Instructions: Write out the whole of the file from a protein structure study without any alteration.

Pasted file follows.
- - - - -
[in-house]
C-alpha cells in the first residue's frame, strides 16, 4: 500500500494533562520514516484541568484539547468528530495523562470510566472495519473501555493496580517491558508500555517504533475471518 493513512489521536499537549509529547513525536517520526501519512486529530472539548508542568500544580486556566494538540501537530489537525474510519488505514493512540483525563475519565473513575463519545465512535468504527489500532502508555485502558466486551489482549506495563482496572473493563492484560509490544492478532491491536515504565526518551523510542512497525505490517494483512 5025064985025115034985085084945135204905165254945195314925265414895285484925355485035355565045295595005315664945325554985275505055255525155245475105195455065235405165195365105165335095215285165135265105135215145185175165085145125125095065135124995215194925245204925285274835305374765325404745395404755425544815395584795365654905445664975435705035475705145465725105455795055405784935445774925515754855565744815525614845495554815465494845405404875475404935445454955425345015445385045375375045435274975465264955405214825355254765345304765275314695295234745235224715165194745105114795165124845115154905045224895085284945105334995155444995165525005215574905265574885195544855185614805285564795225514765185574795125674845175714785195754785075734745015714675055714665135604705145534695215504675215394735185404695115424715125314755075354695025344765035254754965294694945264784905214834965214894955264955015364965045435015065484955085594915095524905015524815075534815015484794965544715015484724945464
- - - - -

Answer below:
[in-house]
C-alpha cells in the first residue's frame, strides 16, 4: 500500500494533562520514516484541568484539547468528530495523562470510566472495519473501555493496580517491558508500555517504533475471518 493513512489521536499537549509529547513525536517520526501519512486529530472539548508542568500544580486556566494538540501537530489537525474510519488505514493512540483525563475519565473513575463519545465512535468504527489500532502508555485502558466486551489482549506495563482496572473493563492484560509490544492478532491491536515504565526518551523510542512497525505490517494483512 5025064985025115034985085084945135204905165254945195314925265414895285484925355485035355565045295595005315664945325554985275505055255525155245475105195455065235405165195365105165335095215285165135265105135215145185175165085145125125095065135124995215194925245204925285274835305374765325404745395404755425544815395584795365654905445664975435705035475705145465725105455795055405784935445774925515754855565744815525614845495554815465494845405404875475404935445454955425345015445385045375375045435274975465264955405214825355254765345304765275314695295234745235224715165194745105114795165124845115154905045224895085284945105334995155444995165525005215574905265574885195544855185614805285564795225514765185574795125674845175714785195754785075734745015714675055714665135604705145534695215504675215394735185404695115424715125314755075354695025344765035254754965294694945264784905214834965214894955264955015364965045435015065484955085594915095524905015524815075534815015484794965544715015484724945464